Visa Interview Tips - International Studies - Lake Land College Mattoon, IL
To enter the United States and become a student at Lake Land College, you must make an appointment at the nearest United States embassy or consulate and apply for an F-1 visa.
Before you apply for the visa, you should understand the process and the rules governing visas. Many visa applications are approved, but in certain situations, a visa application can be denied. Often it is because the student did not know the rules or was not prepared. Please read what follows very carefully and contact the International Studies Program if you need more information on our school or your course of study.
UNDERSTAND THE RULES
The F-1 Visa is a "non-immigrant" visa, meaning that it is for temporary use and is not meant to lead to a permanent stay in the U.S. The consular officer who makes the decision on your visa application is required to think of you as someone who plans to come to the U.S. and stay permanently (an "immigrant") and you must prove that you intend to return to your country after completing studies. U.S. law very clearly states that F visas may be given only to persons who intend to remain in the U.S. temporarily. This rule is the number one reason for denials of student visa applications.
The other important rules are:
(1) You must have a definite academic or professional objective. You must know what you are going to study and where it will lead.
(2) You must be qualified for the program of study.
(3) You must be definite about your choice of schools. If you do not seem certain that you want to attend Lake Land College, you will not get a visa.
(4) You must be adequately financed and have the documents to prove it. Except in the unusual case when employment is particularly authorized on the Form I-20, you may not plan to use employment as a means of support while you are in the U.S.
Both what you say in your interview and what you bring are important. When possible, have papers to show your connections to your home country.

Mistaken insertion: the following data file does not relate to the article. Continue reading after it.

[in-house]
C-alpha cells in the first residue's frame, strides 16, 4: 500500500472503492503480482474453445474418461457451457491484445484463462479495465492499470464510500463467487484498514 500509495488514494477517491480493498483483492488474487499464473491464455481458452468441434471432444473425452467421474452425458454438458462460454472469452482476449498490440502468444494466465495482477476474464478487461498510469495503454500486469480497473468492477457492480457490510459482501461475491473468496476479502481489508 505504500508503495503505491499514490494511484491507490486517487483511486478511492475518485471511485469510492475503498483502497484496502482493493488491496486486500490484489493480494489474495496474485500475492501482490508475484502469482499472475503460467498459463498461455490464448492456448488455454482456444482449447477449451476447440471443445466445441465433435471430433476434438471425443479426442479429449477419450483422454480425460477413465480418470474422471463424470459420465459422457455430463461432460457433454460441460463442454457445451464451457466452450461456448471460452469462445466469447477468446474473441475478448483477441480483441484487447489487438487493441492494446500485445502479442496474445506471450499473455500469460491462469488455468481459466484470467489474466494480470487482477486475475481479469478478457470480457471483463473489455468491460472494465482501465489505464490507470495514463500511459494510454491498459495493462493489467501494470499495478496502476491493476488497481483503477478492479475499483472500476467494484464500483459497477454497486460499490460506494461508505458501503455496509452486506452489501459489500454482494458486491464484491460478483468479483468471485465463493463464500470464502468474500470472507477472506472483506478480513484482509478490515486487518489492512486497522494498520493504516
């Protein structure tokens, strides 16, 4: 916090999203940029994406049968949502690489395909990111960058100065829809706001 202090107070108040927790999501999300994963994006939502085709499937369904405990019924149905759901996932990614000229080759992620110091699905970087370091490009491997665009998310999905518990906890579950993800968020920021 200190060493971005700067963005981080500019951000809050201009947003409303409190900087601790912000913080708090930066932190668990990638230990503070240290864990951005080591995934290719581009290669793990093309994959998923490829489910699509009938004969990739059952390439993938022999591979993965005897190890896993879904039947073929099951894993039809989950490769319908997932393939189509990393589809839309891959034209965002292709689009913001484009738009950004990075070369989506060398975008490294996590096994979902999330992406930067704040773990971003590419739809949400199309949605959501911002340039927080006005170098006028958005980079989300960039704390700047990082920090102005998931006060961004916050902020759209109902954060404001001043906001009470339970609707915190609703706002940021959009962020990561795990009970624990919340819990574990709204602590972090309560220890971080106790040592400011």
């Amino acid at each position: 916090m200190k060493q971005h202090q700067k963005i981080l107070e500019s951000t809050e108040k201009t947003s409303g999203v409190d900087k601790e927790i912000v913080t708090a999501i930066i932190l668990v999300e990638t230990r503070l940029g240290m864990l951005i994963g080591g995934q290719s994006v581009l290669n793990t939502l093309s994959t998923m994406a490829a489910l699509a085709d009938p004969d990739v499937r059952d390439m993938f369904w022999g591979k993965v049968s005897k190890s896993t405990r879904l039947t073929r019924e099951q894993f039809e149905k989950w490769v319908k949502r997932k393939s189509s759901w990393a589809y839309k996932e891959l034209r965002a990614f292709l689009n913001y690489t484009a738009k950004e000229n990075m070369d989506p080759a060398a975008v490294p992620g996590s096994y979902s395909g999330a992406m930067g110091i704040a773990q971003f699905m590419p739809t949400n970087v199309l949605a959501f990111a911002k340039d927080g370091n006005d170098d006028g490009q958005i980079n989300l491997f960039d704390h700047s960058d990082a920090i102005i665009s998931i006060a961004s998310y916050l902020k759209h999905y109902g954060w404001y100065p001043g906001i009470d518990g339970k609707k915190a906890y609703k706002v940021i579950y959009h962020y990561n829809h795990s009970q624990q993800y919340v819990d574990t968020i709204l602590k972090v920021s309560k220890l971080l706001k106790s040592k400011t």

Be sure that your passport is valid.
Be clear and definite about your studies. Be ready to say what you want to study and what kind of career it will prepare you for in your home country. Be prepared to explain why it is better for you to study in the U.S. than in your home country.
With papers, show ties to your home country. If your family owns a business, take letters from a bank - describing the business - to the visa interview with you. If your family owns property, take the deeds. If you have a brother or sister who studied in the U.S. and then returned home, take a copy of the brother's or sister's diploma and a statement from an employer showing that they have returned home. If possible, show that an individual or company in your home country will give you a job when you return. If you cannot get a promise of a job, try to get a letter saying that you will be considered for a job, or that the company needs people with the kind of education you are coming to the U.S. to receive.
Do not emphasize any ties you may have to the United States or to family members in the United States. Your visa application is stronger and better if at least part of your financial support comes from your home country, even if most of it comes from the U.S.
Do not speak of working in the United States unless employment is authorized on your Form I-20. Though limited work permission is possible for students in F-1 status (but not for dependents in F-2 status), employment is not guaranteed and cannot be used as part of your financial support for visa purposes.
Read your Form I-20. Some of the rules you must obey are printed on this document. Be aware of these rules - especially the requirement that you study full-time. Look at the date entered in item #5 for reporting to the school. You must apply for the visa in time to reach the school no later than that date. You may visit the consulate to obtain the visa up to 90 days prior to that date, and can enter the U.S. no more than 30 days prior to that date.
Your spouse and children may apply for visas with you or they may apply to join you after you come to the U.S., but only if dependents are mentioned in item #7c of your Form I-20.
If your visa is denied, write an email with complete details of everything that was said at your interview. Tell us the name of the consular officer and send a copy of any written document you may have received. Students who believe they were rejected unfairly are encourged to schedule a second interview and will in most cases be given a different consular officer.